Please Note: This article is not about the general problem of lack of dream recall, a widespread malaise in our society which is partly related to the absence of social reinforcement for the practice of sharing and working with dreams. You'll find my thoughts on common causes for a generalized dream drought n my book Active Dreaming, together with many fresh and effective suggestions for restoring your dream flow. This book also explains the Lightning Dreamwork process I invented, which gives us a safe and fun way to share dreams, get helpful feedback, and be guided towards actions to apply the guidance from a dream and embody its energy. This gives us a strong incentive to bring more from our dreams to the table of life.


Aylee said...

Funny, as I started reading this I had instant recall of one I thought had gotten away this morning, Thanks Robert! And on another note of the mysteries of bringing information from other worlds: Sometimes I have dreams in which there are activities that have no words in our world that I can use to describe them, I can see it when I get back but there is no way to articulate the images and memories that came with me. Its a stupefying experience.

Patricia said...

Last night a dream left before the net of my memory could draw in it's detail. I went to bed imagining what a goddess like Inanna would teach about the process of taking. I know it was an amazing dream because that's the feeling I woke with. My body had a subtle electric tingle through out and then it dispersed. And the net that was full of detail, emptied. However there was a residue of a knowing. "The balance in the process of taking is not allowing, it is in the asking of one present in the moment."

A side note: I typed the word president and then prescience before I made it to the word present. I use to get so frustrated with my inability to go straight to a word, now I will sometimes use this as a sidewalk oracle. I do beieve your book Sidewalk Oracles should be taught to teachers.I imagine it would unleash the gifts and un bind the dys from dyslexia.

When I ponder the neuroscience of dream travel and go to the circumventricular organs in relationship to the vestibular system, I feel on the edge of wholistic breakthroughs. And the dreaming gets magnetized to water dreams. And equally to dreams of light and color, wether in a cavern, or between earth and stars or among the stars.

Anonymous said...

Thanks for the explanation! This verifies what I have been suspecting as, lately, I have experienced several dreams that are packed with activities and groups of characters, then I awake and they immediately disappear like wisps of smoke when I usually can remember so much of my dreams. I thought it felt more like a quantum travel experience than a dream (as if I am living two lives).

Unknown said...

I am so glad you wrote about this, Robert. It happens to me all the time, unless I immediately write down at least a fragment. Once in a while, a BIG DREAM will come through, and those are not forgettable. But these MIB experiences are there unless I pay homage to at least the fragments.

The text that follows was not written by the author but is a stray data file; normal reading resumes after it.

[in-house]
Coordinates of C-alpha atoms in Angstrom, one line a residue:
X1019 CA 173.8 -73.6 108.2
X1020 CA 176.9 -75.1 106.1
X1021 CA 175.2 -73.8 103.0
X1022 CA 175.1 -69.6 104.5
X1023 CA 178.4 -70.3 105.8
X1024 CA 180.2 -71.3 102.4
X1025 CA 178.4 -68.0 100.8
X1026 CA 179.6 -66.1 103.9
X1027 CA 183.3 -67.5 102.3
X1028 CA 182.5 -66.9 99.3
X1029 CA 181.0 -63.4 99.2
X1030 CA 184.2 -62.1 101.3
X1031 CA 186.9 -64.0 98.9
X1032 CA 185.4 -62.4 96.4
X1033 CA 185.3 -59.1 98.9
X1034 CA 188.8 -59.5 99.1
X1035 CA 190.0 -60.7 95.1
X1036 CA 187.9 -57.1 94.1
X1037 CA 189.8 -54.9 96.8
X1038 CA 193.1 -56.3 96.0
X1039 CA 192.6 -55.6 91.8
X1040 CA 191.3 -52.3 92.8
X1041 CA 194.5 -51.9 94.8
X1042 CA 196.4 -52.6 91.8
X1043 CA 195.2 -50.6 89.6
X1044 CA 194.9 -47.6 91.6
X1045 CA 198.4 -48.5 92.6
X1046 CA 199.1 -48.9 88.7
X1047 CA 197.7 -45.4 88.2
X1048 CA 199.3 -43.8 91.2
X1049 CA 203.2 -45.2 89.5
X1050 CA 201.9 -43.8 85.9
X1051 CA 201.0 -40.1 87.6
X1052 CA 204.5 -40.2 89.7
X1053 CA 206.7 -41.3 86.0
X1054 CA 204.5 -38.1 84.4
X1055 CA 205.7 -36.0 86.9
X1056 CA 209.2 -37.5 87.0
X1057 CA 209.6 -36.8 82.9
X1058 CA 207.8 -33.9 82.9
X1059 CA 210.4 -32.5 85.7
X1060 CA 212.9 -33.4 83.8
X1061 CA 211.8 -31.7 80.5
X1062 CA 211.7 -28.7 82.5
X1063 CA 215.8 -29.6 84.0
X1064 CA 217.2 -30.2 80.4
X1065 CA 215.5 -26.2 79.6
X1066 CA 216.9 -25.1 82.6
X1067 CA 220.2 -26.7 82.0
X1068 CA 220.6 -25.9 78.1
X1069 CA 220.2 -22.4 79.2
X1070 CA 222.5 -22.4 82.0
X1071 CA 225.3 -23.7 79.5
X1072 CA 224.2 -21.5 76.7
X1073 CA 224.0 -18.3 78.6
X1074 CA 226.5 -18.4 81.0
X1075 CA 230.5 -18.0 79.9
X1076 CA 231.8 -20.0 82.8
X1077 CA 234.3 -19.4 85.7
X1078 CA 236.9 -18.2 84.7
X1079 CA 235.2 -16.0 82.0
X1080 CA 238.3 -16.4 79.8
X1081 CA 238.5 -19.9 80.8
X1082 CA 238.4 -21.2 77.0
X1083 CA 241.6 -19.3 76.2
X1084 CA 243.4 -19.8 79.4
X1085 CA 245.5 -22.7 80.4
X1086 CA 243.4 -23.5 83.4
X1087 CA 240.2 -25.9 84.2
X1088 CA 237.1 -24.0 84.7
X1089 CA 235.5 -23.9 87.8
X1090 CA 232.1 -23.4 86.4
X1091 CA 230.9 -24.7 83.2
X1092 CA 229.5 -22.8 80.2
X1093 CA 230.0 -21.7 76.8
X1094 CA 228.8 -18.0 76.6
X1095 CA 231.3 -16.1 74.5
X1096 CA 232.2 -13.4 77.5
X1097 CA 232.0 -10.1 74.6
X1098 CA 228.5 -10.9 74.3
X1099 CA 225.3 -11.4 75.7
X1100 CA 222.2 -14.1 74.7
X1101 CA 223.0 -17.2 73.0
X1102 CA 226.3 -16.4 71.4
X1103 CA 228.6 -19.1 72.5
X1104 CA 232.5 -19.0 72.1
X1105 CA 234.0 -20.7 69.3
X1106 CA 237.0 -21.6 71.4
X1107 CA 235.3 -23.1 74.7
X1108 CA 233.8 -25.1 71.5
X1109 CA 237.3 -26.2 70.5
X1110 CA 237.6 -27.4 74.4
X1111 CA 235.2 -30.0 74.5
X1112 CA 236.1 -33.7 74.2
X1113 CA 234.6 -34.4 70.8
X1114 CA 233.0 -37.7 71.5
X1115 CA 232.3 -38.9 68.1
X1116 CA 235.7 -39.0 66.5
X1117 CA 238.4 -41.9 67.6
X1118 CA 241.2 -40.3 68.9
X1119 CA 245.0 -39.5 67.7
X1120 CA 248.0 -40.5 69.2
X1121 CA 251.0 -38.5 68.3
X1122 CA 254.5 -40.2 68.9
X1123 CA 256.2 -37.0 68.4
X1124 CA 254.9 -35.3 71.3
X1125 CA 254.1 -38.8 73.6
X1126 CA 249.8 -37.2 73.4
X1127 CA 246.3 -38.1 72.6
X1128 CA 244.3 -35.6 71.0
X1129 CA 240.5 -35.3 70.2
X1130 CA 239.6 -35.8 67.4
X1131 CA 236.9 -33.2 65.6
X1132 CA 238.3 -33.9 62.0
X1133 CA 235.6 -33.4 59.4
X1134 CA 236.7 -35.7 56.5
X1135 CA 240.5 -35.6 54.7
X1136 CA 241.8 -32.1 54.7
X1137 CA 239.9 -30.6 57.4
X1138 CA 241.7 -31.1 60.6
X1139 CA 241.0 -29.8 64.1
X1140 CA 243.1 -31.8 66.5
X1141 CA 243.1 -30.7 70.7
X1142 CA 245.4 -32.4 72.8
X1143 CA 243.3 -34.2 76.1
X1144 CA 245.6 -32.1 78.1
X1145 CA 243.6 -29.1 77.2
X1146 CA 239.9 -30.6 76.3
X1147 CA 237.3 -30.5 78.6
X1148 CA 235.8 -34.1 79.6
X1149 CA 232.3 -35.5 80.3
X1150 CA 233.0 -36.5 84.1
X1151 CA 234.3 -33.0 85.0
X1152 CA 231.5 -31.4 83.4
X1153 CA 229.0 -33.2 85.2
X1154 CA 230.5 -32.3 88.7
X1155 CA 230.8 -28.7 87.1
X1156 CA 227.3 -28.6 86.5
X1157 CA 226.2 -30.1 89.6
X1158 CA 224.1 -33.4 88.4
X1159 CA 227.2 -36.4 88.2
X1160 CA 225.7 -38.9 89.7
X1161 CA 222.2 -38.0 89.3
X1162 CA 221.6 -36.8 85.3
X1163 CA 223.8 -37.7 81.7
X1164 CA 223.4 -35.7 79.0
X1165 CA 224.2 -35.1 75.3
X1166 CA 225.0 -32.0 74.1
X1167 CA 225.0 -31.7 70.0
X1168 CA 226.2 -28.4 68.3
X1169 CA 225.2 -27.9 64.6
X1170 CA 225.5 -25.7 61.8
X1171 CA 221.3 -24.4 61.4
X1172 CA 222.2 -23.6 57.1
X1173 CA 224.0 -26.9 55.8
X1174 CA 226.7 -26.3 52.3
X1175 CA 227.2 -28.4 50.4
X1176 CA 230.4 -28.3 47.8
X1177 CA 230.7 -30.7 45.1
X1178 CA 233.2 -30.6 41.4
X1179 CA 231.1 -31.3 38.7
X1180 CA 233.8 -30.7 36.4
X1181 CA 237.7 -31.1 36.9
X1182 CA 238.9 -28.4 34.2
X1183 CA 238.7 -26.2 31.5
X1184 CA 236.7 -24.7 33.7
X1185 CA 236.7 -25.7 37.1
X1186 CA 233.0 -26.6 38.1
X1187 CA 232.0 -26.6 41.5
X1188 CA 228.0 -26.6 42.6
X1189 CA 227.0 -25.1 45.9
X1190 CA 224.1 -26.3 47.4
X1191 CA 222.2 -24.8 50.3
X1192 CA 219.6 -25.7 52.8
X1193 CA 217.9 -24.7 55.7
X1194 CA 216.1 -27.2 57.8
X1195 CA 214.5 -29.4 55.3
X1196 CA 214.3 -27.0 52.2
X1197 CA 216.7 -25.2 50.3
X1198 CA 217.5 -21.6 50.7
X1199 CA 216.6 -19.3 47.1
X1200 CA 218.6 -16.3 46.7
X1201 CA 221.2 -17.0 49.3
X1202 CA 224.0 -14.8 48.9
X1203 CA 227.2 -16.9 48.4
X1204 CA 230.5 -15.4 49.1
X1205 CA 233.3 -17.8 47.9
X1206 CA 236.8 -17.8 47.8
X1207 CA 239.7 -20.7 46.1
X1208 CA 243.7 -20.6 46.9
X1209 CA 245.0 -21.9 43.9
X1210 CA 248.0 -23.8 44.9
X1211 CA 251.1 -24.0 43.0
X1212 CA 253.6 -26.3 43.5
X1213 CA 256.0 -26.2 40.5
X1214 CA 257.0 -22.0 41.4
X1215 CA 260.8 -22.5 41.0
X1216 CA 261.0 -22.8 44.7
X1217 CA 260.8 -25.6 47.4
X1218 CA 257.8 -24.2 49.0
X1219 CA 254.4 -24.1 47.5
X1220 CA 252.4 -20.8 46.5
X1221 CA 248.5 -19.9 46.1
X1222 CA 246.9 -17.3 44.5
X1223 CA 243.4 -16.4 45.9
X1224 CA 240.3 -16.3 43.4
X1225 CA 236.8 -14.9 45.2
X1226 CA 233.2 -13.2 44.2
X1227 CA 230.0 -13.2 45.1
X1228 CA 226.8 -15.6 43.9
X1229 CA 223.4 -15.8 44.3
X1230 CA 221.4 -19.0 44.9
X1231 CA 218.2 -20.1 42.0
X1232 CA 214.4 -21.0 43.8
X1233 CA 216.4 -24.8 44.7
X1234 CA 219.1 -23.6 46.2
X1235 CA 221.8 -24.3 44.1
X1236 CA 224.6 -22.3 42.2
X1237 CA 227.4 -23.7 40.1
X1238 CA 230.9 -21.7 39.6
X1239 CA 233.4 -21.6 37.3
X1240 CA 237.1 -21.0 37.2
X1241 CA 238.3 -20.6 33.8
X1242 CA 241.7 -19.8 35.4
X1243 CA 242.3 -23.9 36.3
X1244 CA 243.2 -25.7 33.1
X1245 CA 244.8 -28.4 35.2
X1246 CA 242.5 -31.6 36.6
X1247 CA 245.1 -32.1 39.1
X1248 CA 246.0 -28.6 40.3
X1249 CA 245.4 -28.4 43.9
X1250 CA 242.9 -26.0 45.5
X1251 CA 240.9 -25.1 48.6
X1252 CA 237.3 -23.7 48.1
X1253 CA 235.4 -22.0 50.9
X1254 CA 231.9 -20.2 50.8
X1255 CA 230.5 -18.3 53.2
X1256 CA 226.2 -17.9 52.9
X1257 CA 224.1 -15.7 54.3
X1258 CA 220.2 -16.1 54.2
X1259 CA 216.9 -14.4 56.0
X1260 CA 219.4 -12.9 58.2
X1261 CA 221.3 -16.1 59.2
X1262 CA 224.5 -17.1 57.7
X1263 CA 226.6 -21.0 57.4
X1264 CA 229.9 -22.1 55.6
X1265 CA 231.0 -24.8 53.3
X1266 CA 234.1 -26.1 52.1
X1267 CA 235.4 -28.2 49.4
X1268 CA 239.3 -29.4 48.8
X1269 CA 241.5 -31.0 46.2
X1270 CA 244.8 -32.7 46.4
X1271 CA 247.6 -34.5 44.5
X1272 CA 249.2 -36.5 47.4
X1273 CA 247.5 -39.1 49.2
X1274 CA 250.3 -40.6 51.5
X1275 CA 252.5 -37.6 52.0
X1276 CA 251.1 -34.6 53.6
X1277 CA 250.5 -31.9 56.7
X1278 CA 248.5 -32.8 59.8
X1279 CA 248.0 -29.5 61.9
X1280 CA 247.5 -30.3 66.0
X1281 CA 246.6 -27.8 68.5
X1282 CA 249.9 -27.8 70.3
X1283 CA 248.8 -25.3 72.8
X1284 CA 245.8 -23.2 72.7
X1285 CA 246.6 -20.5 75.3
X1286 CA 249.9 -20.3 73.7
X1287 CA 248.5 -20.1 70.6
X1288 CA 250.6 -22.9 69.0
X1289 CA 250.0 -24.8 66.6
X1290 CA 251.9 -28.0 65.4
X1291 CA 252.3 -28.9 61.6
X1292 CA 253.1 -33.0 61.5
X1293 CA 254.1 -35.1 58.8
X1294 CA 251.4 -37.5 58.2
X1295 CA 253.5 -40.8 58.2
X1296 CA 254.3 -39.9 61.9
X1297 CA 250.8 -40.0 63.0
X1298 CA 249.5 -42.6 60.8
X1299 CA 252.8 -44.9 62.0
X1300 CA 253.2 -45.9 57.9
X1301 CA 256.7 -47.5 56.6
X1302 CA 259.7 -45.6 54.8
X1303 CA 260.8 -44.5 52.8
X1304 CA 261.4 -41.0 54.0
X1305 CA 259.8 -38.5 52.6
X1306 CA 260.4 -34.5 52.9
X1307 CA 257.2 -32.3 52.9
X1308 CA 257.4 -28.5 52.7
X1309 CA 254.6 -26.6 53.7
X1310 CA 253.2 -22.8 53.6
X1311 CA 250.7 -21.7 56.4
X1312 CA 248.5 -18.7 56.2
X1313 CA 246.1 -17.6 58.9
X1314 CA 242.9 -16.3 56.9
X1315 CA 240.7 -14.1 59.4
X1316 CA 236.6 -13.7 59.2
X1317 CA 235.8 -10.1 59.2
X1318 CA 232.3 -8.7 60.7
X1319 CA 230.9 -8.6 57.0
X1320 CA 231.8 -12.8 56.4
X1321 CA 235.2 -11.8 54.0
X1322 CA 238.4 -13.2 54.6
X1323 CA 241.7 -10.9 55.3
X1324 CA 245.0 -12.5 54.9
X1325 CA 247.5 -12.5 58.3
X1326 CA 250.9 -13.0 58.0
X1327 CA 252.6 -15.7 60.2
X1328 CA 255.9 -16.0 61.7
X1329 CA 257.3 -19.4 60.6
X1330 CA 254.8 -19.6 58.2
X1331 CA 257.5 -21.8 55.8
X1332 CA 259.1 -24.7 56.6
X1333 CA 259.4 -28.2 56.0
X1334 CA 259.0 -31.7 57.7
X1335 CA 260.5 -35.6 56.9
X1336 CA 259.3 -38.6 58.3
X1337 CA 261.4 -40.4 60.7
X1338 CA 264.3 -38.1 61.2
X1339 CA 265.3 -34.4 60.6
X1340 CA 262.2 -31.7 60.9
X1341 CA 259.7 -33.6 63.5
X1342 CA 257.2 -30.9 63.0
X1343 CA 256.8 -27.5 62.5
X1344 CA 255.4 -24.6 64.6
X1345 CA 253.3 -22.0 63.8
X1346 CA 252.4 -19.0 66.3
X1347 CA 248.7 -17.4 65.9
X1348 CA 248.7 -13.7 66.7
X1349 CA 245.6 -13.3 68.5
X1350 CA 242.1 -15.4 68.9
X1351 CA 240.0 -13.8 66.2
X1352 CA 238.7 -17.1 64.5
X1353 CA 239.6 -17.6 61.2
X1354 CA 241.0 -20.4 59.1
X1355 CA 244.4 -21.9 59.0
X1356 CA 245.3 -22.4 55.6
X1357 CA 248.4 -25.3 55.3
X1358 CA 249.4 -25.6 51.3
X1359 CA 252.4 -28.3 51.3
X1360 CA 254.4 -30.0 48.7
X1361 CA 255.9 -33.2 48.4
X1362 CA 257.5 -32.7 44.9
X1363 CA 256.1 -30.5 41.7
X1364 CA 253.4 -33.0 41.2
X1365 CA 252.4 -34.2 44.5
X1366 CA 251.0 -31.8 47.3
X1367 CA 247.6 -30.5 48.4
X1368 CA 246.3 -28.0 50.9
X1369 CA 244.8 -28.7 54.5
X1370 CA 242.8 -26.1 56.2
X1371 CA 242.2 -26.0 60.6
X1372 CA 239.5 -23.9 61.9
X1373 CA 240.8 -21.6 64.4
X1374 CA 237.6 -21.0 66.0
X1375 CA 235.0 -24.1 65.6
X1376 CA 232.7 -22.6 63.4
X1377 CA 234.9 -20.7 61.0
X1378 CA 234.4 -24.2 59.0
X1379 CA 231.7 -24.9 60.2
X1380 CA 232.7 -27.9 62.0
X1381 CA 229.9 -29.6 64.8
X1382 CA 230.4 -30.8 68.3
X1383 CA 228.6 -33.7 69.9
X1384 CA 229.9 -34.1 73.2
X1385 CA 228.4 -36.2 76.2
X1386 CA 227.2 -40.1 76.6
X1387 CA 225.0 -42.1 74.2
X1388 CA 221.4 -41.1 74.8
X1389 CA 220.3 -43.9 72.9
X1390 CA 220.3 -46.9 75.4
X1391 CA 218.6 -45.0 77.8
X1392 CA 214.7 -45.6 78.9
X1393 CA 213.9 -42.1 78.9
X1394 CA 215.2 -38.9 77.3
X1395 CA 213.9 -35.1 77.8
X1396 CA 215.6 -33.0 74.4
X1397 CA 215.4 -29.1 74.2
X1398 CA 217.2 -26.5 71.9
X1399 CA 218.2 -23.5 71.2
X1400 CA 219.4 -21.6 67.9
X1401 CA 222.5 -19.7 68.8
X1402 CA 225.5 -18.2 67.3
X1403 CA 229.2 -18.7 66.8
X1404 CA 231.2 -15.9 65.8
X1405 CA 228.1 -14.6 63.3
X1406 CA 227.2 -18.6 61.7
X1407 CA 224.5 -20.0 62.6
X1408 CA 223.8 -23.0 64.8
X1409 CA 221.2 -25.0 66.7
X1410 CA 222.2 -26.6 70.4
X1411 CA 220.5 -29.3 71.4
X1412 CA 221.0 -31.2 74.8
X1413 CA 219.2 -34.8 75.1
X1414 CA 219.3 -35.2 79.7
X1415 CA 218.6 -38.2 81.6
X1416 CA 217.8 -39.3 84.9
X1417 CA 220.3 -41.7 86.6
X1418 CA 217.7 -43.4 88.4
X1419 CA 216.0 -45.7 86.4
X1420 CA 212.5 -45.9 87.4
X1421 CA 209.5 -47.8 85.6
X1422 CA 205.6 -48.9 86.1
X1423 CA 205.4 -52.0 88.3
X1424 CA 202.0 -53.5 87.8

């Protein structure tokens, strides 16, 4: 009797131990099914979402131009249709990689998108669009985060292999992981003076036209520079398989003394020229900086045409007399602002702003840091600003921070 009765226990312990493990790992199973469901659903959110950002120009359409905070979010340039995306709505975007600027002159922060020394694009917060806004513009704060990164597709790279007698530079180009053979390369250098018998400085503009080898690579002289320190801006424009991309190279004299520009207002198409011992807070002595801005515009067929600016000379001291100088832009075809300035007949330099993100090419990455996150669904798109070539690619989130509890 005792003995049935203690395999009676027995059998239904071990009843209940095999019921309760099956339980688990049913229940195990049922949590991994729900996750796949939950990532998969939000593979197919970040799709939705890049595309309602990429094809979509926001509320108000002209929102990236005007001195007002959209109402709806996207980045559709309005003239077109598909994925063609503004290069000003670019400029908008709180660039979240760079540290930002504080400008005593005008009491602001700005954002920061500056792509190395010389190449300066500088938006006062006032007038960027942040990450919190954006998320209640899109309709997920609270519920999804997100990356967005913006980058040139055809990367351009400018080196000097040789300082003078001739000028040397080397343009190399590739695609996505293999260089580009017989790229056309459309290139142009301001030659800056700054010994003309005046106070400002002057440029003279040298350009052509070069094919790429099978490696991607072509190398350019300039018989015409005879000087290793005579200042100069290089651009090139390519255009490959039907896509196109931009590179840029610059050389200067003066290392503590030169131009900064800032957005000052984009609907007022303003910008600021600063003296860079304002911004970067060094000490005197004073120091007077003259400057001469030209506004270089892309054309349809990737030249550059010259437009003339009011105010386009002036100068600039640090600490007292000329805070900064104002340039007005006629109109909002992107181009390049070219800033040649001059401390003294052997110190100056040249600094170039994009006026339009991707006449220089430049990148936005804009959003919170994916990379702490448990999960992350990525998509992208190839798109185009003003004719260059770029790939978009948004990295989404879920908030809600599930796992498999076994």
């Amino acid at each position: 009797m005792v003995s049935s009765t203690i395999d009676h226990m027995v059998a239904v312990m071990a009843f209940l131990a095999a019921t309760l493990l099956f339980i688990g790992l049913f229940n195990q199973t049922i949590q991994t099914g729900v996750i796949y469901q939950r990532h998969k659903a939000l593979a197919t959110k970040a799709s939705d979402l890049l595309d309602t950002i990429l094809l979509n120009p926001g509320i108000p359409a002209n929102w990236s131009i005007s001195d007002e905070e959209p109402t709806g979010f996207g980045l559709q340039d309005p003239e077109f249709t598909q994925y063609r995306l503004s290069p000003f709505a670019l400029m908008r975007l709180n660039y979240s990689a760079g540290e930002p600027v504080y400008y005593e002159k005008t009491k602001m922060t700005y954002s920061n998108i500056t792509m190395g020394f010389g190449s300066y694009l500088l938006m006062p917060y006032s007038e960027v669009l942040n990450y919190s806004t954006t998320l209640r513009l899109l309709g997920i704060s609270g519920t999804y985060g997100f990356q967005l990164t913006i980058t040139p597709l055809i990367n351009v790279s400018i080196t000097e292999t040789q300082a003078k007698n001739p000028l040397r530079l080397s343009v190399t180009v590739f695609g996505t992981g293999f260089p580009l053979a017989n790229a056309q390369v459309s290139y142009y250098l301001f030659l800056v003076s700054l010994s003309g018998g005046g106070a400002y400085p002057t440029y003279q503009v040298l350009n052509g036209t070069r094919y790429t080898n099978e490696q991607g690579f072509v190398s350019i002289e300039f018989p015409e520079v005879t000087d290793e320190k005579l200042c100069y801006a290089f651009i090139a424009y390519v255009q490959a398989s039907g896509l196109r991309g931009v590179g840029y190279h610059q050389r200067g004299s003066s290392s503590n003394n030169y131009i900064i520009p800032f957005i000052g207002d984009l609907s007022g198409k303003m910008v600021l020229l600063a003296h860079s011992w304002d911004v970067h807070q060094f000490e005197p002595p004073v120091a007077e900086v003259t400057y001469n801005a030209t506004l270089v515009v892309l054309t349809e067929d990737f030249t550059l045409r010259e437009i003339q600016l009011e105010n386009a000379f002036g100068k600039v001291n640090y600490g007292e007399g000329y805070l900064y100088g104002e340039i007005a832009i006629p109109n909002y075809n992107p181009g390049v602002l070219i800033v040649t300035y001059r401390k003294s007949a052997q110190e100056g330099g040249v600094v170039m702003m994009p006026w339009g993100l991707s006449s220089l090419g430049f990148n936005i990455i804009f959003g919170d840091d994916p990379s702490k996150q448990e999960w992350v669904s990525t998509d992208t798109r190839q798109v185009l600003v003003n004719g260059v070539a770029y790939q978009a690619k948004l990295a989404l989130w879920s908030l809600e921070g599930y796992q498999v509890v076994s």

James Wilson said...

Hi Robert, thanks for the detailed description of this problem. I recognize the problem you describe. It happens to me regularly that I wake up with a vivid memory of a dream. And a few seconds later the memory of the dream slips away. It surpizes me every time because the dream does not feel different from other dreams that I can easily remember. Even half hour after getting up. That’s also the reason that I fall for it every time. The memory of the dream is so present in my mind, I don’t expect it to be lost in a few seconds.
From experience I know that thess dream memories are not really gone, but are still present somewhere in my head. Over the years I often had the experience that I remember a dream I ‘ve forgotten later that day. The memory is usually triggered by an element from the waking life. As an example, I ride at noon on my bike through the city and see a striking house on the corner of a street. Spontaneously I remember a part of a dream I've had the same night. In this dream, I was walking down a street and went inside a building on a corner of the street. Thanks to this fragment I was able to recall a larger part of the dream I had teh night before.
I sometimes wonder if maybe , in this situation, our brain acts a bit like a computer. On each computer are all kinds of software programs installed which are updated automatically every so often. Windows, a virus program etc.
In most cases, this updating happens without any problem and in the meantime we can continue using our computer. Sometimes it happens that a computer has to be restarted again after installing the update, to properly integrate the new piece of software in the existing software. And in the meanwhile we can’t acces our files.
Who knows, maybe this can also be a reason for forgetting a dream that quick after awakening ?
That after awakening right out of a dream which gave a lot of new information or experiences, the brain needs (so to speak) time to start up again to process all the new information from the dream (or more dreams) which makes the new information of the dream very quickly temporarily unavailable?